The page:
Incredible Discovery: Turret of German WW2 Tank… In The Middle of a Field in Poland!

An unusual remnant of World War II was found by a group of military history enthusiasts in the middle of a field in Poland on 1st October this year. One meter beneath the surface the German turret was resting for over 70 years. Given the circumstances, it’s still in a pretty good shape!

RAWELIN Group with their precious finding (ⓒ Dariusz Krzyształowski, RAWELIN)
Members of RAWELIN Group with their priceless find (ⓒ Dariusz Krzyształowski, RAWELIN)

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How did they know the turret was there?

As they say – we have to not only hear but also to listen to the older generation, as they know a lot and have a lot to say. The RAWELIN Group has been searching for remnants of war in that area for a long time, especially on the B1 line of fortifications. One of the members got information from an older owner of the field that there was a turret buried in his field. So the RAWELIN Group went there with heavy equipment, hoping to dig it up.

 (ⓒ Dariusz Krzyształowski, RAWELIN)
Flat plains everywhere around (ⓒ Dariusz Krzyształowski, RAWELIN)
 (ⓒ Dariusz Krzyształowski, RAWELIN)
Yet their intel was correct. The tank turret was buried exactly there.(ⓒ Dariusz Krzyształowski, RAWELIN)
 (ⓒ Dariusz Krzyształowski, RAWELIN)
And finally on the surface, for the first time in 70 years! (ⓒ Dariusz Krzyształowski, RAWELIN)

What is it exactly?

The find is a turret of a Panzerkampwagen II. A complete turret with a barrel and hatches in a superb condition (as can be seen in the photos). It’s a unique turret as it’s probably the only one like that in Poland and possibly in the whole of Europe. In 1944, Germans were often mounting older versions of turrets like this on concrete bunkers. It didn’t have much value in terms of firepower, as the caliber of it is 37mm and wasn’t able to penetrate any Soviet armor at that time, but Wehrmacht tried everything they could after Operation Bagration. Even if it was a desperate idea.

There are no tracks or hull. To be precise, it was an object called Ringstand 67 with a mounted turret on it.

 (ⓒ Dariusz Krzyształowski, RAWELIN)
Panzerkampftrailer (ⓒ Dariusz Krzyształowski, RAWELIN)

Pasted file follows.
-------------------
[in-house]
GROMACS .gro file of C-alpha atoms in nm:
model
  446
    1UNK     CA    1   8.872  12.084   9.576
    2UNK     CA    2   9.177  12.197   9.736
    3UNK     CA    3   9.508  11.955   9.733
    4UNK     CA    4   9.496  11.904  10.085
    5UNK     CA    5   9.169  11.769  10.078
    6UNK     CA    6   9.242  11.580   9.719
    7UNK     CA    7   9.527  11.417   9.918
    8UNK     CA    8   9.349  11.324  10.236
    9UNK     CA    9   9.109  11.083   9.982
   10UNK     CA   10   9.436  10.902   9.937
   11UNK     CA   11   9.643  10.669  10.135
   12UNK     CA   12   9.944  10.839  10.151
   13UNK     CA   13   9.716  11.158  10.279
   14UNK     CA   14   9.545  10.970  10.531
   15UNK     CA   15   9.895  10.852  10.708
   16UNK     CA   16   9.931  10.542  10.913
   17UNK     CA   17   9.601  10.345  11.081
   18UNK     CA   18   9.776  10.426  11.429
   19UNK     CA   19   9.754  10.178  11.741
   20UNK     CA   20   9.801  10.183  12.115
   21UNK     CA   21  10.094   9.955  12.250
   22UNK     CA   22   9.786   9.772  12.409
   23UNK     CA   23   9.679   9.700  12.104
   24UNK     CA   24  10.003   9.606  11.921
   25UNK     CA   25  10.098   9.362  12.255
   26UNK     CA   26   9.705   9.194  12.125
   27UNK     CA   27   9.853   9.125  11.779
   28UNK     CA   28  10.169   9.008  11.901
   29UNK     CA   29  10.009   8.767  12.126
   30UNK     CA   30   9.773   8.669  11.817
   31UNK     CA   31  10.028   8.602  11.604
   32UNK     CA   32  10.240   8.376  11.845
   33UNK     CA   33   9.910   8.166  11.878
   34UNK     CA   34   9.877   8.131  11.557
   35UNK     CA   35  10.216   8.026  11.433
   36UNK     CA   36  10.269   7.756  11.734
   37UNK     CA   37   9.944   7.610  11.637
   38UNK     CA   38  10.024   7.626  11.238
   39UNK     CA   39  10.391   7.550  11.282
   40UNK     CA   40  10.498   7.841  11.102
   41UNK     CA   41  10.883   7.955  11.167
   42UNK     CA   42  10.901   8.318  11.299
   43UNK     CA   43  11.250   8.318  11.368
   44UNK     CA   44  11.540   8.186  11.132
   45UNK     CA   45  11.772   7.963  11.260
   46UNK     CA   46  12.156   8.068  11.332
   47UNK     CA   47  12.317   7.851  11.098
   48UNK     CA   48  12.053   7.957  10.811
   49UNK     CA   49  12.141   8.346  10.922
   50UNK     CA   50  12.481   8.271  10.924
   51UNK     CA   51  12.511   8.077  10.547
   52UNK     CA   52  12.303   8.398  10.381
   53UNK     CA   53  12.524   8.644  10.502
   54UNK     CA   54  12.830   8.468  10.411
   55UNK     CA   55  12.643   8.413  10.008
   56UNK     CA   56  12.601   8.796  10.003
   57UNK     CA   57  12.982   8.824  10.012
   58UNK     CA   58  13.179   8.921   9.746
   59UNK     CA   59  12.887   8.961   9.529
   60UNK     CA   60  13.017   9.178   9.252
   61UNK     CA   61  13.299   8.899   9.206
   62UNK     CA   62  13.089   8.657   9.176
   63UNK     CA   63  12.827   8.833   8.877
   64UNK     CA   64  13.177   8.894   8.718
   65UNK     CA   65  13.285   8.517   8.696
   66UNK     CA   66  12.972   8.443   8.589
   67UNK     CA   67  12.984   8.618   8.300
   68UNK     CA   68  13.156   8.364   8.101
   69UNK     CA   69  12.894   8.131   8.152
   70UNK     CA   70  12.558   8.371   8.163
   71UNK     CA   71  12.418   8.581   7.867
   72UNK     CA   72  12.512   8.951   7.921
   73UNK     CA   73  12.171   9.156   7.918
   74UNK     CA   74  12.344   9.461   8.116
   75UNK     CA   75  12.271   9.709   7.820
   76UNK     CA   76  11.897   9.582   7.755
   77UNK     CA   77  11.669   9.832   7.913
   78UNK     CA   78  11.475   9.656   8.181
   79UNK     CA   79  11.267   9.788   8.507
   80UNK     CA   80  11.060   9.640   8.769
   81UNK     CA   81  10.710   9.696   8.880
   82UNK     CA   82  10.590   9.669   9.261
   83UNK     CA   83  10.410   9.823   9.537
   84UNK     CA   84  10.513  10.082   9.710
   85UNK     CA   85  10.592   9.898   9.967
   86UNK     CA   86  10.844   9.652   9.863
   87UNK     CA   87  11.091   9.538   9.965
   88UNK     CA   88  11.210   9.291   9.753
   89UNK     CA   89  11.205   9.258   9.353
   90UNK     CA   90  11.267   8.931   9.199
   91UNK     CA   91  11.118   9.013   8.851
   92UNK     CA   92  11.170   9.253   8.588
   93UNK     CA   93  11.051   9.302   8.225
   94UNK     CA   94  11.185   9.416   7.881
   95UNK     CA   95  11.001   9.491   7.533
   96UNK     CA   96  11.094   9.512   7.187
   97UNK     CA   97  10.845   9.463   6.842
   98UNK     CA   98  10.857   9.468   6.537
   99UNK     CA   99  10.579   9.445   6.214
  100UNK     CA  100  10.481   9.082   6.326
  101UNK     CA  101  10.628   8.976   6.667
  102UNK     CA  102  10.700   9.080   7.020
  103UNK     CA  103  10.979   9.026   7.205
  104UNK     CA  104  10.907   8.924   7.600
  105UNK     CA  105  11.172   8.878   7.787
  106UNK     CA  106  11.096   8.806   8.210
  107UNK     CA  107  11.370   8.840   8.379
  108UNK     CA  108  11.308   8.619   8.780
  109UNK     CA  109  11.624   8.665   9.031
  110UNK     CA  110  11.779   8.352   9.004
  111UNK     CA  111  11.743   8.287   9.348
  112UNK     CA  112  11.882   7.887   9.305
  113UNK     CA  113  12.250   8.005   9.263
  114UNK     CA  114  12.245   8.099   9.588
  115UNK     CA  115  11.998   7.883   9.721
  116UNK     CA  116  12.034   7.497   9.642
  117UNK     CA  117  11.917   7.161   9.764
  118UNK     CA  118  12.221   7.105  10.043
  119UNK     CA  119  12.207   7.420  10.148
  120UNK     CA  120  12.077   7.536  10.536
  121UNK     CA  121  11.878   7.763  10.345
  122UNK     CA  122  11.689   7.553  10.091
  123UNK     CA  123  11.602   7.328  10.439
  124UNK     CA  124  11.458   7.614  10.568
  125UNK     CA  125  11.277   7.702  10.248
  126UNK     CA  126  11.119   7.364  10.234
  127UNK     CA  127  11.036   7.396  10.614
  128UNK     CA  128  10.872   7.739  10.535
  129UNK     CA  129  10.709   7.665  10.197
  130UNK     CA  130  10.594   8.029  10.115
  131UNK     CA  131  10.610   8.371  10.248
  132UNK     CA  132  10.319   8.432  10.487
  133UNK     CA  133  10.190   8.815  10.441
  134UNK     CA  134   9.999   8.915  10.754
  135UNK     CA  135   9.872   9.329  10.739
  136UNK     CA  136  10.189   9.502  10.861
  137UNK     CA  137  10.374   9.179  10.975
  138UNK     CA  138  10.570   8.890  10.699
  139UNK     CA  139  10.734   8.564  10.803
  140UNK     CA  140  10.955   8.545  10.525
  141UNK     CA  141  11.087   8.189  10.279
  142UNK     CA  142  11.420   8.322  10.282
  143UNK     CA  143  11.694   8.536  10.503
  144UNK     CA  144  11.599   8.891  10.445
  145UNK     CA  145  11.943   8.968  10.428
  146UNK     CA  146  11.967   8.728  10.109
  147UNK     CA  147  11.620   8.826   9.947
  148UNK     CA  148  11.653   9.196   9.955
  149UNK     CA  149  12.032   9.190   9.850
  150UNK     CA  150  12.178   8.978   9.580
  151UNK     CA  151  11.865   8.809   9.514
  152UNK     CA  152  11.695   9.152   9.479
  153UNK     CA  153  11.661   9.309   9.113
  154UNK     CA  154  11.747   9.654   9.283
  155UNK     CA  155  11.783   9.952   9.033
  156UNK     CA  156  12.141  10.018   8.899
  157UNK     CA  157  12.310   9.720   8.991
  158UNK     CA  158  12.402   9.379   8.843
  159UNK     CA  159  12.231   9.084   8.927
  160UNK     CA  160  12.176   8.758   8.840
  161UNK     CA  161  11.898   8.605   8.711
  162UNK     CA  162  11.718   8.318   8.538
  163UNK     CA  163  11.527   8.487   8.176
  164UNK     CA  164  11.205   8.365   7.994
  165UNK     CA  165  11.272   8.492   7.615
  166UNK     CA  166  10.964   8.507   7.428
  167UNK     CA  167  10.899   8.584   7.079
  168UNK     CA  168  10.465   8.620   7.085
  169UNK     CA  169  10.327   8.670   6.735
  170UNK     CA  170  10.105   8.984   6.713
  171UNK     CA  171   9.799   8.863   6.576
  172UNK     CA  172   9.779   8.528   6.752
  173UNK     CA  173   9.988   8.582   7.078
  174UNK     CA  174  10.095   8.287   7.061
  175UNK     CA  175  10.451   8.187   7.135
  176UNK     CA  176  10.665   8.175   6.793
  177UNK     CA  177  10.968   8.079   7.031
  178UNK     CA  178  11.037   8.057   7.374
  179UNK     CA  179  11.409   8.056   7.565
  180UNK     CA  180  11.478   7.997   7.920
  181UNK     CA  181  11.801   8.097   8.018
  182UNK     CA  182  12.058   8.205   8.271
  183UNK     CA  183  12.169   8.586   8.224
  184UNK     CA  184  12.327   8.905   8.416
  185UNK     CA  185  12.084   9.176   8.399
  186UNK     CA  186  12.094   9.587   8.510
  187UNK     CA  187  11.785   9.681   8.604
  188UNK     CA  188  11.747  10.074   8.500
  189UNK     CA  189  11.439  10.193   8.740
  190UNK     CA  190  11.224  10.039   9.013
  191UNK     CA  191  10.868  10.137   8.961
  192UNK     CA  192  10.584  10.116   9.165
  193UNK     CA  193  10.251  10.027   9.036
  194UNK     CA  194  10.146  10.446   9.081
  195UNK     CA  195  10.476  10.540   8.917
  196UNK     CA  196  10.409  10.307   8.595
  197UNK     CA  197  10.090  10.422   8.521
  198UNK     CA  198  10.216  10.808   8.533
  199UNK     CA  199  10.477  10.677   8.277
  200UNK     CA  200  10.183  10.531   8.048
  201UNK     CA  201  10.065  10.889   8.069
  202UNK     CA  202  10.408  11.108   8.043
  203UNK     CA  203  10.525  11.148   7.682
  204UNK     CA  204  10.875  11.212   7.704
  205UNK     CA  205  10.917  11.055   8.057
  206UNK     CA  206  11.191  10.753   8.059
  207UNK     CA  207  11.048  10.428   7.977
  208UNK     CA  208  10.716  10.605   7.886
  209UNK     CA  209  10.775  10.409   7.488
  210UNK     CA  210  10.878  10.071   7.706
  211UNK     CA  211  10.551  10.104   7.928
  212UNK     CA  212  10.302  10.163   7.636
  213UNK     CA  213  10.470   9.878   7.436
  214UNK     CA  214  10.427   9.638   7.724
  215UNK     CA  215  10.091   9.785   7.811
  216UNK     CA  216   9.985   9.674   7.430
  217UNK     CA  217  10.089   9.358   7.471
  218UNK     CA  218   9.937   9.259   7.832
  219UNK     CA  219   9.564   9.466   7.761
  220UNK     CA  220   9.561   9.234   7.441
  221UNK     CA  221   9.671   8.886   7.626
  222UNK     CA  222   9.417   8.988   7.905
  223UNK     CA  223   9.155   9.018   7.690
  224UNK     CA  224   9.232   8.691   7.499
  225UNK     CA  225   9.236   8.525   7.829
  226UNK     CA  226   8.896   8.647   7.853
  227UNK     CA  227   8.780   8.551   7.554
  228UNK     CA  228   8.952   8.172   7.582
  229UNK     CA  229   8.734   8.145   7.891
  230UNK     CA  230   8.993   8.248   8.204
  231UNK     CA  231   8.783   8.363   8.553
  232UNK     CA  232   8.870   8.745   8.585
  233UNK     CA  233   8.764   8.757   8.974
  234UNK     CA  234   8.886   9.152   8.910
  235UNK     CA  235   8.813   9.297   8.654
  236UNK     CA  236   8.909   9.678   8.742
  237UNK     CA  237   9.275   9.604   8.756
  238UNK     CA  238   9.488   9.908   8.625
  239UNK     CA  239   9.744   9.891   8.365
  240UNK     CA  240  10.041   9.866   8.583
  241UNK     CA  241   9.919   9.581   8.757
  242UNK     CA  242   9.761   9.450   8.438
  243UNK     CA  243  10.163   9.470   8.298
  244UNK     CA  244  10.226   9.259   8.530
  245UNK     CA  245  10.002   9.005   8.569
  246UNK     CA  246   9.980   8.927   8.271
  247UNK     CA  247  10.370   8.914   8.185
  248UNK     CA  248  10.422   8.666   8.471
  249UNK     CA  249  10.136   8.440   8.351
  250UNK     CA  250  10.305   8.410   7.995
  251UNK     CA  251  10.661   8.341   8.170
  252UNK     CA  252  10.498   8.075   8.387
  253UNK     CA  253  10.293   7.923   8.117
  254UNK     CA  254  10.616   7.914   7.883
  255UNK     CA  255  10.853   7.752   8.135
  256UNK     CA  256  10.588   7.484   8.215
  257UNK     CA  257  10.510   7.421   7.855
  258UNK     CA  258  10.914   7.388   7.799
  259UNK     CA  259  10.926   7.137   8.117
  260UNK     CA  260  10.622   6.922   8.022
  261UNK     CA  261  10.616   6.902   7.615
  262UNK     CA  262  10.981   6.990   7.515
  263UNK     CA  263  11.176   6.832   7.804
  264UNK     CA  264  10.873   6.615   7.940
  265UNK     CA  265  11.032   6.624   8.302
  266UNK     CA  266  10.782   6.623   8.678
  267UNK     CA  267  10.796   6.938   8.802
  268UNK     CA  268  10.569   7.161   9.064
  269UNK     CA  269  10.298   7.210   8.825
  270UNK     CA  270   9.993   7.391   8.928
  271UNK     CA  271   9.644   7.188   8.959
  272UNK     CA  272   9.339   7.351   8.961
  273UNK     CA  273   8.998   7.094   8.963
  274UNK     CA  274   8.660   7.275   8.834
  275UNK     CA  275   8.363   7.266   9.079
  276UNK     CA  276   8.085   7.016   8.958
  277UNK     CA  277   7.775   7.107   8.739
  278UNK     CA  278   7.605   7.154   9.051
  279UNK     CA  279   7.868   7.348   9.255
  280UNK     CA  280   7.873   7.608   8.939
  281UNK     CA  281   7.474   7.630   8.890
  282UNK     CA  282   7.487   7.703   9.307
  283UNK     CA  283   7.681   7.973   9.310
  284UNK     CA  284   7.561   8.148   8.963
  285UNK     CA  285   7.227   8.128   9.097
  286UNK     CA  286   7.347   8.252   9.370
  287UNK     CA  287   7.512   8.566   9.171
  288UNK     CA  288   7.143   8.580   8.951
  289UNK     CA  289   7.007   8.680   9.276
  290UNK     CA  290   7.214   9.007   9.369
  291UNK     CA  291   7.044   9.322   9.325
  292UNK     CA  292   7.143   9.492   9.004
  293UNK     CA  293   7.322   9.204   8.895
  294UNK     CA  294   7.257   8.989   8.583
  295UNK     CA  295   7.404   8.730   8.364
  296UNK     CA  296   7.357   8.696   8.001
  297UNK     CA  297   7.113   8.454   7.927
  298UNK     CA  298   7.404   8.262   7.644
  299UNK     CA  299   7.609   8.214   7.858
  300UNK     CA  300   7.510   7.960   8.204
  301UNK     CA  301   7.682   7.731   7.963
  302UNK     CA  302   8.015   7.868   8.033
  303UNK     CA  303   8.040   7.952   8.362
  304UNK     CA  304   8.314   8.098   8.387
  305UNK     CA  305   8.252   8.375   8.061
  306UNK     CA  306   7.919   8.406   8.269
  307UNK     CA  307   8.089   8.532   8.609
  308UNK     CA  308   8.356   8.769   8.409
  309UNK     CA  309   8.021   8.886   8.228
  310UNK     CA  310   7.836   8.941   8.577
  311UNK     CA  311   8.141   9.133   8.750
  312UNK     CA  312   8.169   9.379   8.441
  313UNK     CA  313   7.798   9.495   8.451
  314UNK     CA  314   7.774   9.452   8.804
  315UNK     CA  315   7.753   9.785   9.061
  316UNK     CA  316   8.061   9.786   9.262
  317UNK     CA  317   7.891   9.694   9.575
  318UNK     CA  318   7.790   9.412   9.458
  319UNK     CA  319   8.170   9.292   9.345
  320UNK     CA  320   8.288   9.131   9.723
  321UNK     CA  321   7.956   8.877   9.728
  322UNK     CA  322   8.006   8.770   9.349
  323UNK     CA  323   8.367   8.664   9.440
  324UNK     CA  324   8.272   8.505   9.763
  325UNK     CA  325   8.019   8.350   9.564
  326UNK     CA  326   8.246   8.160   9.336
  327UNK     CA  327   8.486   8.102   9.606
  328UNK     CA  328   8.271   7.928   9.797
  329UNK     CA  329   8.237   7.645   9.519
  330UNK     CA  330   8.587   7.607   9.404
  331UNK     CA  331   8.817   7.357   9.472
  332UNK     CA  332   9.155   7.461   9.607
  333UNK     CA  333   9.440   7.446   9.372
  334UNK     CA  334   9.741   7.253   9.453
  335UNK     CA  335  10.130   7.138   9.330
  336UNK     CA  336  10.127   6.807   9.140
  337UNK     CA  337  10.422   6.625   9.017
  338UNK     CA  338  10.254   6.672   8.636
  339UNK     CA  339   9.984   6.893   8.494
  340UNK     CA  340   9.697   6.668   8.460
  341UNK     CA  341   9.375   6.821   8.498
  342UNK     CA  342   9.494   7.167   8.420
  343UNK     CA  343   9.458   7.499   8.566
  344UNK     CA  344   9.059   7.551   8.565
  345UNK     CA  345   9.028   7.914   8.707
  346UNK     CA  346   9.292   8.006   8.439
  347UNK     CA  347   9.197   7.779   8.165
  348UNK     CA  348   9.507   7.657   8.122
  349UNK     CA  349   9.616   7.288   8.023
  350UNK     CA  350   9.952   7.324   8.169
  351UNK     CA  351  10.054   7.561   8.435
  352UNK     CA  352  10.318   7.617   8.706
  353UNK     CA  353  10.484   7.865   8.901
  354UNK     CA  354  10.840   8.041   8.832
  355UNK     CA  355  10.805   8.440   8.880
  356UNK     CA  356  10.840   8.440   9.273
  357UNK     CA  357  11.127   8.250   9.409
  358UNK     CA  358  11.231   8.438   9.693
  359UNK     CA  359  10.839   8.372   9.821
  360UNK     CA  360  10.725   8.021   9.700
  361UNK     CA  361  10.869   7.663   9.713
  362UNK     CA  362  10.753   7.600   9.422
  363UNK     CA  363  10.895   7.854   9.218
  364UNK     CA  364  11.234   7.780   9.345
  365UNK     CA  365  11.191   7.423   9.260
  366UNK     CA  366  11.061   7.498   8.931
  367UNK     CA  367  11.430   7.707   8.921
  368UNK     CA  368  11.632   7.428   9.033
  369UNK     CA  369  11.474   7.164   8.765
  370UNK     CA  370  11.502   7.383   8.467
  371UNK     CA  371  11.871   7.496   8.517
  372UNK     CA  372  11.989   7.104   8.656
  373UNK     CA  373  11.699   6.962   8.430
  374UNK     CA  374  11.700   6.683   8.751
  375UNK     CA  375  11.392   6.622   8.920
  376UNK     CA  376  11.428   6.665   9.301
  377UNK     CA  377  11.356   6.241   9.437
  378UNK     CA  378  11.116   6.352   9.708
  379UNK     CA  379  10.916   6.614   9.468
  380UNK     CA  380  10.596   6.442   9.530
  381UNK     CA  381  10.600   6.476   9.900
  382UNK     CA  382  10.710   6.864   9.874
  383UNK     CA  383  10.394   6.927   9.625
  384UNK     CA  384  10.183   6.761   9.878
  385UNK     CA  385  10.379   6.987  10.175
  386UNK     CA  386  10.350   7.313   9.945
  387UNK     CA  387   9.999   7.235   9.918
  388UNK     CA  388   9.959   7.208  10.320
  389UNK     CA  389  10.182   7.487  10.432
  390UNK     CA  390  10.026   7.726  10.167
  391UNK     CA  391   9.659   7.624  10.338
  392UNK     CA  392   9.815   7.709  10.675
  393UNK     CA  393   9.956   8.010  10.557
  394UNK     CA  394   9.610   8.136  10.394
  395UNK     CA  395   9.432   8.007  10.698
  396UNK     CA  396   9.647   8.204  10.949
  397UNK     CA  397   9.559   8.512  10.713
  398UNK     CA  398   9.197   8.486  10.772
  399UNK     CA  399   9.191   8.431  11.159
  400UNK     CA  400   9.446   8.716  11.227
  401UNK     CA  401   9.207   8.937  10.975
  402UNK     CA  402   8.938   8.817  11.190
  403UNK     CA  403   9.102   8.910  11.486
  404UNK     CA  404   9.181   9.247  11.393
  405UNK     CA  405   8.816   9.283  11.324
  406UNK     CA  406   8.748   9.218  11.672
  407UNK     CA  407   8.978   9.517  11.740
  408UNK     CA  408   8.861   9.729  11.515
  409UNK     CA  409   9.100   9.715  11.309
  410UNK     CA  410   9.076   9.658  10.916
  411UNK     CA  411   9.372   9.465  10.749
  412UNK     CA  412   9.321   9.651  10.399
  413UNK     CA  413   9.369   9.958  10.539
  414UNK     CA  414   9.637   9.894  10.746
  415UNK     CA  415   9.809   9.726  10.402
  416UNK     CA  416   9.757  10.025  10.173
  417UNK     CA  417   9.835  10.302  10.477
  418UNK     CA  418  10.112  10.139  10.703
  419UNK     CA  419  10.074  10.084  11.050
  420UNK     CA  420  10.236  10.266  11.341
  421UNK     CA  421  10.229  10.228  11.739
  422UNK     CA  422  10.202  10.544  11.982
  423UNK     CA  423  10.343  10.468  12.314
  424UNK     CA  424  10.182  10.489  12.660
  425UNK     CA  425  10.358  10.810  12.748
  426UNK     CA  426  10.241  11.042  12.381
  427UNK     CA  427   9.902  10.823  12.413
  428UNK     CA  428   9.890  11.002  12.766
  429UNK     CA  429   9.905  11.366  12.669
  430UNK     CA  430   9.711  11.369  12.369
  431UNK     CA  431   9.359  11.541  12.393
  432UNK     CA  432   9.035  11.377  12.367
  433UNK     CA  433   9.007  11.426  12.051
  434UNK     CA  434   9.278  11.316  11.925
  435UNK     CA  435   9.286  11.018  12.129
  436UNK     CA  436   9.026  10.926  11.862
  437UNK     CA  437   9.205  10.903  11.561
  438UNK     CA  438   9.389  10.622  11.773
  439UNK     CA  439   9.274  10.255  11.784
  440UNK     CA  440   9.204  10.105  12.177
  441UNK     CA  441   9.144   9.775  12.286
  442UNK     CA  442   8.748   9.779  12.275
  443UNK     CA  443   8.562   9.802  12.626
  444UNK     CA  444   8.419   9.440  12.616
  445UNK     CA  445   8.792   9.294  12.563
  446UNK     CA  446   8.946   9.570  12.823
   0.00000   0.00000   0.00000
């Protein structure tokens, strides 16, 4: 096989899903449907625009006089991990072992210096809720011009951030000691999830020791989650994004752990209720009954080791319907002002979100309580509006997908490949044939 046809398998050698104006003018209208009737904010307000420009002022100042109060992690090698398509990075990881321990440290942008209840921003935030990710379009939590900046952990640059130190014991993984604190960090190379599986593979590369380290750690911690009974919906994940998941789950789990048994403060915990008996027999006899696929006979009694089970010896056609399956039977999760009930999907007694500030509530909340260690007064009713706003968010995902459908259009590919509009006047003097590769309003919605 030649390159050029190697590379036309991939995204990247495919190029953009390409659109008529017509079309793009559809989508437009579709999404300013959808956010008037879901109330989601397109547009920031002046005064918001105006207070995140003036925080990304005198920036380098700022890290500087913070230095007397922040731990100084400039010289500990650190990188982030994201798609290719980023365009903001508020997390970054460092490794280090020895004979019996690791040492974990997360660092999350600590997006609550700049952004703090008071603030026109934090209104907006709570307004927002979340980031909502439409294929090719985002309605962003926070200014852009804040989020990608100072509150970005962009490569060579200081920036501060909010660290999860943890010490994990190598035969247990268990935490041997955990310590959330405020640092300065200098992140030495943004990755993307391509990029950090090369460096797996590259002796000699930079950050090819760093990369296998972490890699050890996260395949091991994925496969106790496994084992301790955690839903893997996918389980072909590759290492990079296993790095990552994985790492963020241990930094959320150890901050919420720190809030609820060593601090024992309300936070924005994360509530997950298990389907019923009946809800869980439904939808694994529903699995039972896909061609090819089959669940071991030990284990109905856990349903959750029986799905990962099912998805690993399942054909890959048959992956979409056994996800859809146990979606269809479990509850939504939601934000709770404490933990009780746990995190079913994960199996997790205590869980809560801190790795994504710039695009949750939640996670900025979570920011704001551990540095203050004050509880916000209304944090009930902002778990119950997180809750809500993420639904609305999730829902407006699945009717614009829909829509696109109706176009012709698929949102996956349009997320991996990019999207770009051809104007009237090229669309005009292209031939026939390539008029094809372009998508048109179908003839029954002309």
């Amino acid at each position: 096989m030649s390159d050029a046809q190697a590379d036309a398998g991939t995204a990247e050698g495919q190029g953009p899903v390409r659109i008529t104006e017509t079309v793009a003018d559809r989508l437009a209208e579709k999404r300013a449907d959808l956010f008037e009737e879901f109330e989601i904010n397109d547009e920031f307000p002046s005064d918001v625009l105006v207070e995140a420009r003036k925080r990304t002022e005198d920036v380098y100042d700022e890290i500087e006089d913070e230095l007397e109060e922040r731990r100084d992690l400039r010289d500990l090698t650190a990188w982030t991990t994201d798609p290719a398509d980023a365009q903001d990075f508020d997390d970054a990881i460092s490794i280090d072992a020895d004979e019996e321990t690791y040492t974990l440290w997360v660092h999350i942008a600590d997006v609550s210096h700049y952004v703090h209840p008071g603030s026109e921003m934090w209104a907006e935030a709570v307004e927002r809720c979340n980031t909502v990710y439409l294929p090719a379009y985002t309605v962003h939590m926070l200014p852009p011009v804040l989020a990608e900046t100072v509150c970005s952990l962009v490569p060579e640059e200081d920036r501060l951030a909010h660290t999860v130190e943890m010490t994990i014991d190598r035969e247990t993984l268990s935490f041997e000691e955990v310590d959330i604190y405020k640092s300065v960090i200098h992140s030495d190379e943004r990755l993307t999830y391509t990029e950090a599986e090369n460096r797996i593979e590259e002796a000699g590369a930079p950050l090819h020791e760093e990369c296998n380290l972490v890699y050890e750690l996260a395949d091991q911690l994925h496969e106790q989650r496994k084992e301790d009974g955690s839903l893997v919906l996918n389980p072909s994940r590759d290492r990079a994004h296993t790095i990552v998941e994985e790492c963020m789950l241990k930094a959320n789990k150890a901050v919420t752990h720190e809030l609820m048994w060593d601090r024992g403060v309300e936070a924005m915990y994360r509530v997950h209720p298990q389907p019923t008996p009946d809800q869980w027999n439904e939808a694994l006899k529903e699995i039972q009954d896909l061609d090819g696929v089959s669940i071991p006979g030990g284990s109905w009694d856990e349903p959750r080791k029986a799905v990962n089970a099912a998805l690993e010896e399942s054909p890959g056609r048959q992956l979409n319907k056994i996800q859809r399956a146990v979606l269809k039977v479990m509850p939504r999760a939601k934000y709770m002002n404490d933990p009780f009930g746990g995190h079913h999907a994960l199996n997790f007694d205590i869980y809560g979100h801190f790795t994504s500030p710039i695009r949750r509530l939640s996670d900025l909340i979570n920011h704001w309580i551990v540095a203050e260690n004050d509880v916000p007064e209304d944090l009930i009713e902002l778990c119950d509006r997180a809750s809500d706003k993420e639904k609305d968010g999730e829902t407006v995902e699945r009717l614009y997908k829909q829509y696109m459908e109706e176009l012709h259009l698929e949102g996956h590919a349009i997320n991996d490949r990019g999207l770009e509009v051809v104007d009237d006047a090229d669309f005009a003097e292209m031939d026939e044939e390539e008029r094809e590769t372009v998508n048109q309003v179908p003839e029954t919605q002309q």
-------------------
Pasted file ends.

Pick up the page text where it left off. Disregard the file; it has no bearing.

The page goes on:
Turn to page 2 for more amazing pictures of this remarkable find!

The Washing!

What to do with a discovery of that caliber? First, restore it. So the RAWELIN Group immediately started bringing it back to its former glory.

 (ⓒ Dariusz Krzyształowski, RAWELIN)
Still dirty, but not for long… (ⓒ Dariusz Krzyształowski, RAWELIN)
 (ⓒ Dariusz Krzyształowski, RAWELIN)
And here we go, showing its true colors! (ⓒ Dariusz Krzyształowski, RAWELIN)
 (ⓒ Dariusz Krzyształowski, RAWELIN)
Over 50% of the original paintwork survived. And below the yellow paint lead can be seen! (ⓒ Dariusz Krzyształowski, RAWELIN)
 (ⓒ Dariusz Krzyształowski, RAWELIN)
Restoration of relics is very fragile and delicate matter (ⓒ Dariusz Krzyształowski, RAWELIN)
 (ⓒ Dariusz Krzyształowski, RAWELIN)
Condition of it simply amazes!(ⓒ Dariusz Krzyształowski, RAWELIN)
 (ⓒ Dariusz Krzyształowski, RAWELIN)
And even registration numbers are visible! 4804 028. First part probably comes from the turret symbol F. Pz. DT 4804 (ⓒ Dariusz Krzyształowski, RAWELIN)
 (ⓒ Dariusz Krzyształowski, RAWELIN)
And another angle! It’s never too much (ⓒ Dariusz Krzyształowski, RAWELIN)
 (ⓒ Dariusz Krzyształowski, RAWELIN)
The barrel is still sound, though it won’t ever fire again (ⓒ Dariusz Krzyształowski, RAWELIN)
 (ⓒ Dariusz Krzyształowski, RAWELIN)
Washing the interior of the turret (ⓒ Dariusz Krzyształowski, RAWELIN)
 (ⓒ Dariusz Krzyształowski, RAWELIN)
Finally, the view of the interior (ⓒ Dariusz Krzyształowski, RAWELIN)

According to RAWELINs plans, the turret will go back at the B1 line after restoration, near the other bunkers that are in RAWELIN’s care.